These Reporters All Lied About the Steele Dossier, Carter Page, and FISA Warrants
After the report was released on the Russia collusion investigation, it has become clear that FISA requests were approved by judges based on the Steele dossier -- a report funded for and written by anti-Trump hacks. Over the last few years, however, many journalists denied this to be the case. Oh no, they said time and again, the Steele dossier wasn't (much of) the basis of the FISA request(s) to spy on former Trump adviser Carter Page at all. No sir.
Twitter-user @Techno_Fog was so kind as to collect tweets from those journalists about the matter. To start with: the Washington Post's Shane Harris. On January 12, 2018, Harris wrote: "I am telling you the dossier was not used as the basis for a FISA warrant on Carter Page."
Then there is Jonah Goldberg, formerly of National Review, now of The Dispatch. He wrote in February of 2018: "More than one FISA Court Judge issued actual warrants after reviewing intelligence collected from Page surveillance that had nothing to do with the Steele Dossier."
That was, of course, not true. It did have everything to do with the Steele dossier, and the FBI (purposefully) didn't inform the judge(s) about the background of the dossier -- who paid for it and why, for example.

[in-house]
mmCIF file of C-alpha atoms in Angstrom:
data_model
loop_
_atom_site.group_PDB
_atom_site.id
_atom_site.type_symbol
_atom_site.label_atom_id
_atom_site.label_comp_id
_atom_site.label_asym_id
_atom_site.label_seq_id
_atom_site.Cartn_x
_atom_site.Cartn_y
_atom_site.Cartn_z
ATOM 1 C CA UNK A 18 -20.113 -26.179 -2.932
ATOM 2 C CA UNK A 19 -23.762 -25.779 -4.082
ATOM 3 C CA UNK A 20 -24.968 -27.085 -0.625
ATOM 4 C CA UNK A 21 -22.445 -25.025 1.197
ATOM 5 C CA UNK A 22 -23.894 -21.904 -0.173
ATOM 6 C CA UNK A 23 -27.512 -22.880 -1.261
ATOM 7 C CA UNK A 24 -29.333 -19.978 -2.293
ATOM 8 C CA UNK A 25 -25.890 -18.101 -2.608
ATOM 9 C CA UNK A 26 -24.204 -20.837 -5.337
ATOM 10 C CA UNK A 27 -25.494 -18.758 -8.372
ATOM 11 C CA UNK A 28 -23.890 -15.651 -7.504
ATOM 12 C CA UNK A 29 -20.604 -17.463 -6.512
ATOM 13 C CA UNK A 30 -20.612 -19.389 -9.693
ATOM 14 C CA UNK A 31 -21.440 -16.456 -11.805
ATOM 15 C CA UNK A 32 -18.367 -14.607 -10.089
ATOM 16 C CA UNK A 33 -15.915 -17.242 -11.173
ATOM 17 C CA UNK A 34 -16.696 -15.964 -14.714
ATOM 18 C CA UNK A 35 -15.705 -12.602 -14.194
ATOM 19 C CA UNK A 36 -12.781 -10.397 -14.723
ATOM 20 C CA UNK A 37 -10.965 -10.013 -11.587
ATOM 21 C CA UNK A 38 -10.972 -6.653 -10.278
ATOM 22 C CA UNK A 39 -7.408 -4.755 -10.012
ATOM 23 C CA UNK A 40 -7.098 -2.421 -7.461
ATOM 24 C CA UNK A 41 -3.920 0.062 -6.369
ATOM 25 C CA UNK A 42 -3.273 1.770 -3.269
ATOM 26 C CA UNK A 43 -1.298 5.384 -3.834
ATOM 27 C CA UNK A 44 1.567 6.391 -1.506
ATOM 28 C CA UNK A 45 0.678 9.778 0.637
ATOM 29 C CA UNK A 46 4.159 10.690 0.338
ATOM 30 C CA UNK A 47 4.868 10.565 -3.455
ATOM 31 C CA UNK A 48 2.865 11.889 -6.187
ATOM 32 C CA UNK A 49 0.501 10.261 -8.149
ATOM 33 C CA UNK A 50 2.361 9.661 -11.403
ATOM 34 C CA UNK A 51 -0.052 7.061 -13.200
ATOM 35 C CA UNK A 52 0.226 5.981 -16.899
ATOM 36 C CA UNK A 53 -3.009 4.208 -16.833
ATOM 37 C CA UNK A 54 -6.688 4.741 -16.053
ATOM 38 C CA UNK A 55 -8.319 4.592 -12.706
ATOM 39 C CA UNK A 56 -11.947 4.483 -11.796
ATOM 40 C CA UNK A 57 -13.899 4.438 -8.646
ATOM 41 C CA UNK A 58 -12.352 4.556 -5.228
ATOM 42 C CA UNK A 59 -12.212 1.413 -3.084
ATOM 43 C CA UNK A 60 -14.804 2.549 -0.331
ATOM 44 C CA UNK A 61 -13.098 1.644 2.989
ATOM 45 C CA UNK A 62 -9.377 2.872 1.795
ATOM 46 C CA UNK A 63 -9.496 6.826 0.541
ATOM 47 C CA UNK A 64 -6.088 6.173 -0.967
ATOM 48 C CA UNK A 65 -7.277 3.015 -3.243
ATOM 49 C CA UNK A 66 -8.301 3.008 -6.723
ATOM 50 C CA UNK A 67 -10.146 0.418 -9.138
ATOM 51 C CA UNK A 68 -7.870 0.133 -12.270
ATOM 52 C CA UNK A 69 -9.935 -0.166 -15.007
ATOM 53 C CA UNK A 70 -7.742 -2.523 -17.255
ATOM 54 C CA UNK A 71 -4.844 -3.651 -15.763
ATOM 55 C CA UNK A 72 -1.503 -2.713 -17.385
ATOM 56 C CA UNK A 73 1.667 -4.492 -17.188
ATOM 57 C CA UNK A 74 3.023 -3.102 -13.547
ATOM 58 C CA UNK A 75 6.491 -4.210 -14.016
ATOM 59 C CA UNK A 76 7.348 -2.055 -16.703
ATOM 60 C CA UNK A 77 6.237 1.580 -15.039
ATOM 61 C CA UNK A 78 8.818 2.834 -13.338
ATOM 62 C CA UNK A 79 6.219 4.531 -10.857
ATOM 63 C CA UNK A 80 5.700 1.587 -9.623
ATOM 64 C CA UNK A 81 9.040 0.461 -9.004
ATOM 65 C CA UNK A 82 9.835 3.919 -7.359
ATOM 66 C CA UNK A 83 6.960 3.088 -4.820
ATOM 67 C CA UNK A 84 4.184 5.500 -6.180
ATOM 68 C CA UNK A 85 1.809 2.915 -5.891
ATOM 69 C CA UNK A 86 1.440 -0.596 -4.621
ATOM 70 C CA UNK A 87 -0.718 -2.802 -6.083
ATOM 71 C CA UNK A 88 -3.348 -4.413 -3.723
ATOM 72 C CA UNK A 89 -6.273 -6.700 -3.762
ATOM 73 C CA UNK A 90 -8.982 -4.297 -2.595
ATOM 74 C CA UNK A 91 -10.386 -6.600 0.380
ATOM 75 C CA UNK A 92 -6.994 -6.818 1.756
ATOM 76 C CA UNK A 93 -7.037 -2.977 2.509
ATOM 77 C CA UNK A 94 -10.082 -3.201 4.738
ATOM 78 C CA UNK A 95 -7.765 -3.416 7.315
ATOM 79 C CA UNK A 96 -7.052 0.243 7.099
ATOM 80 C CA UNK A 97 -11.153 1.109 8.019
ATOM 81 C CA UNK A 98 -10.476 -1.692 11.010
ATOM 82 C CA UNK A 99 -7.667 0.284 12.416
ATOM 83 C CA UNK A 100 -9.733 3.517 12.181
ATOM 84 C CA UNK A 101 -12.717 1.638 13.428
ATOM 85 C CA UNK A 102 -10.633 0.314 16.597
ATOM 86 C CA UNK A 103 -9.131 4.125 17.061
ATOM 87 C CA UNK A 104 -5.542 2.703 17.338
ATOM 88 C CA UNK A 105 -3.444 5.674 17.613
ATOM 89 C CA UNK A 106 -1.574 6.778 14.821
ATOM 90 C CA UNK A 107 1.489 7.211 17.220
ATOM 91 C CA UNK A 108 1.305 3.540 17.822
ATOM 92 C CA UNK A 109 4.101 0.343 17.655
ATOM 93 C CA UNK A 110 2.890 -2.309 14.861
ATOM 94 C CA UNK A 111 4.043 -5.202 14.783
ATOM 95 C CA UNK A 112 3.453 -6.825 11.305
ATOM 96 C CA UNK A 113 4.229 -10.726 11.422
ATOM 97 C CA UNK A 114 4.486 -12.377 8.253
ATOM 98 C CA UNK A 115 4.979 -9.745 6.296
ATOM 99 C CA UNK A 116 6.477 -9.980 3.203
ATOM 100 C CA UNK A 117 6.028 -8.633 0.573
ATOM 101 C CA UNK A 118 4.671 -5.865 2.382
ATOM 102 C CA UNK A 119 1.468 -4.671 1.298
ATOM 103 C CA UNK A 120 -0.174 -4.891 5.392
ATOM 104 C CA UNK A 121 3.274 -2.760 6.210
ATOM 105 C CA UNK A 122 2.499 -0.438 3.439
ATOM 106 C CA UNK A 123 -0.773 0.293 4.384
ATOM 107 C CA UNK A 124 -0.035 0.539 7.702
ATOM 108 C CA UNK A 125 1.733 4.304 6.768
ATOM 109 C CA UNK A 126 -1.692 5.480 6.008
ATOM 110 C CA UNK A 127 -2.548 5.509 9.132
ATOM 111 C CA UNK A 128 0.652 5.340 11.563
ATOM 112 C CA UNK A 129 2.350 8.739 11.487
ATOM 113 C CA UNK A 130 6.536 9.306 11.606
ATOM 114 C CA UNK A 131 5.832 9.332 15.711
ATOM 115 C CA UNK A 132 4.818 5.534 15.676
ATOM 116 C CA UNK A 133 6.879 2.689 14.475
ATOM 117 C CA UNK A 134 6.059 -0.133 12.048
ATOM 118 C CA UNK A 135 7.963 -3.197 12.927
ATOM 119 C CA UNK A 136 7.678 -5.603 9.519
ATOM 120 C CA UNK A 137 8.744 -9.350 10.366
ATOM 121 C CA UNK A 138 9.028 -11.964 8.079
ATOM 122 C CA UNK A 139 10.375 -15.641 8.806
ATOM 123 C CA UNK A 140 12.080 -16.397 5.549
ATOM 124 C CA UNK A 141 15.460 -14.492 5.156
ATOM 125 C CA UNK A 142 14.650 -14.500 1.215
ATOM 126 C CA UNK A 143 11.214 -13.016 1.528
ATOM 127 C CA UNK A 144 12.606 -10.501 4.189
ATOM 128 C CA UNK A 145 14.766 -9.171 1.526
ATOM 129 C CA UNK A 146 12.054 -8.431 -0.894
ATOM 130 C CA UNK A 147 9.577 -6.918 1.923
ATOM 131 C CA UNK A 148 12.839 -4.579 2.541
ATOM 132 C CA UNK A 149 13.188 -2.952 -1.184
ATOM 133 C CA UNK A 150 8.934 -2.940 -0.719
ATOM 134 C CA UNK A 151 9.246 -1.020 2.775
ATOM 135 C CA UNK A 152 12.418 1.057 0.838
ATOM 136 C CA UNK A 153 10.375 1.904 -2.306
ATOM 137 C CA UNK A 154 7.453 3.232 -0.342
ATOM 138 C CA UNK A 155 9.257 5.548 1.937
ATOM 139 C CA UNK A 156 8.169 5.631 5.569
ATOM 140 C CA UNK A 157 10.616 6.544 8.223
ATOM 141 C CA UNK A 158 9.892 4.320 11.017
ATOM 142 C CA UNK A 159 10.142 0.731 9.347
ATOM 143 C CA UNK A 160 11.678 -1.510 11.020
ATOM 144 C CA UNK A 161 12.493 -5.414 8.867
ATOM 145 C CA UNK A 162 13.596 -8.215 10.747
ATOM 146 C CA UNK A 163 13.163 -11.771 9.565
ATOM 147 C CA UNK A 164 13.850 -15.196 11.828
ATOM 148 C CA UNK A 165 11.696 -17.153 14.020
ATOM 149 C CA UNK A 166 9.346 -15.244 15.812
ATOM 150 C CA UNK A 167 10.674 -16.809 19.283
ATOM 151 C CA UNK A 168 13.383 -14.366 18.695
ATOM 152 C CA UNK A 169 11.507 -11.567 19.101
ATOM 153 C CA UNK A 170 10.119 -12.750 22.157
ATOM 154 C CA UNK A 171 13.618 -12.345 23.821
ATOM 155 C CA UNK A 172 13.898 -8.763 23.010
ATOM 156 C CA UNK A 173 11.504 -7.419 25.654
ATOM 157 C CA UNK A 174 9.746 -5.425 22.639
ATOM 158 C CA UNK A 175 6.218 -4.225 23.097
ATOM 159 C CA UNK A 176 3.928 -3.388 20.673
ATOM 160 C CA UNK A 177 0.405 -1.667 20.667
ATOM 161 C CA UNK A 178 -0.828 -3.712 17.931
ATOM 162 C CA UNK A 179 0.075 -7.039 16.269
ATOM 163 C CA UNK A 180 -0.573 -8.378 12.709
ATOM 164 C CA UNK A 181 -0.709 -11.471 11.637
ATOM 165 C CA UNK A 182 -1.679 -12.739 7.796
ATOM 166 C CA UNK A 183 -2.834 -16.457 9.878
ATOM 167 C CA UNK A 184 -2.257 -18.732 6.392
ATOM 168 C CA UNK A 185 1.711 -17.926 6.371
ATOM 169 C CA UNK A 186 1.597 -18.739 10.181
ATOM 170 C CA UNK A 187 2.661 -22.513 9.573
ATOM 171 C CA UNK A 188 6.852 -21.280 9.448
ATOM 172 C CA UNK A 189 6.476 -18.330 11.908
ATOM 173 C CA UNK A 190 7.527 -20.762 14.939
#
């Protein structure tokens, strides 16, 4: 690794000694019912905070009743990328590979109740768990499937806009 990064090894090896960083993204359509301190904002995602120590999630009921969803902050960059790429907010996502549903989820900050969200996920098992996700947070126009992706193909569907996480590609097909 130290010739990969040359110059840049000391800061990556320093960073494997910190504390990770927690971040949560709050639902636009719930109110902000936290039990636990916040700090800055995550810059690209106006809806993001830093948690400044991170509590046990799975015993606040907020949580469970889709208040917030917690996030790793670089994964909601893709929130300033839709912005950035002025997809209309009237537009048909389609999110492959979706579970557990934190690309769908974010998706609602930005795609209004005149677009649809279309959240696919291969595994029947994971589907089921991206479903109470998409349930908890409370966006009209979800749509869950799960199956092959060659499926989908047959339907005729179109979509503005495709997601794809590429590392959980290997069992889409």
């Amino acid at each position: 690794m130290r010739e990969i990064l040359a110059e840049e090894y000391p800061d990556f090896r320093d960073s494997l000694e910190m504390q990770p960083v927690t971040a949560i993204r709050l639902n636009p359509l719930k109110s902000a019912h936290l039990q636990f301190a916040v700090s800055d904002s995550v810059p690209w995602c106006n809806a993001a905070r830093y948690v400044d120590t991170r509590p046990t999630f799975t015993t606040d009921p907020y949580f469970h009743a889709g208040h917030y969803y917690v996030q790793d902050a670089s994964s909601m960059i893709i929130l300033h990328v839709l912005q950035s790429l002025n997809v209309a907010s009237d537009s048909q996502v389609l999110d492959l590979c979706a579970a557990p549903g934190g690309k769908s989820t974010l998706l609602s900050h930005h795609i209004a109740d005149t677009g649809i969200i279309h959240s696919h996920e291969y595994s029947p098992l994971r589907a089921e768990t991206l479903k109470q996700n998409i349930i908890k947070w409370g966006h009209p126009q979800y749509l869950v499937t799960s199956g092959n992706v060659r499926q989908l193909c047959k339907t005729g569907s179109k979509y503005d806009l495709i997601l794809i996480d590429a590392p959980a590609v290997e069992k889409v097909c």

NBC's Ken Dilanian tweeted in July of 2018 that "Trump is wrong about Carter Page, the dossier and the FISA warrant."
Of course, Trump wasn't. He actually was spot-on.
Reuter' D.C. national security correspondent Jonathan Landay also informed his Twitter followers that the "dossier played [a] minor role in Page FISA warrant. [The m]ajor reason: FBI believed Page [was] recruited by Russian intelligence from [a] recording of 2 SVR officers discussing him during [the] 2015 probe into [a] Russian illegal working in [the] NYC brand of VEB bank."
Will Wilkinson, who is an opinion writer for the far-left New York Times, also lied that the dossier wasn't ground for issuing a FISA warrant. He added, just for the fun of it, that most of the dossier "had been validated," which was, is and will always remain a huge lie.
Then there was CNN anchor Jim Sciutto, who lied that the "FBI would further corroborate information in dossier on its own before using such intel to justify the FISA warrant."
No, the FBI did not, Jim.
And then there is Washington Post blogger Jennifer Rubin. "Did Lindsey Graham even read the FISA application?" she wondered on July 22, 2018. "Why would he say it largely relied on Steele dossier. That is FALSE."
The only problem being, of course, that it actually did. Graham's statement wasn't "FALSE," but "TRUE."
This list is far from exhaustive. Many more names of journalists could be added to it, which just goes to show how incredibly dishonest they all have been -- and still are, considering that virtually none of them have apologized for spreading misinformation.
Fake News, thy name is Mainstream Media.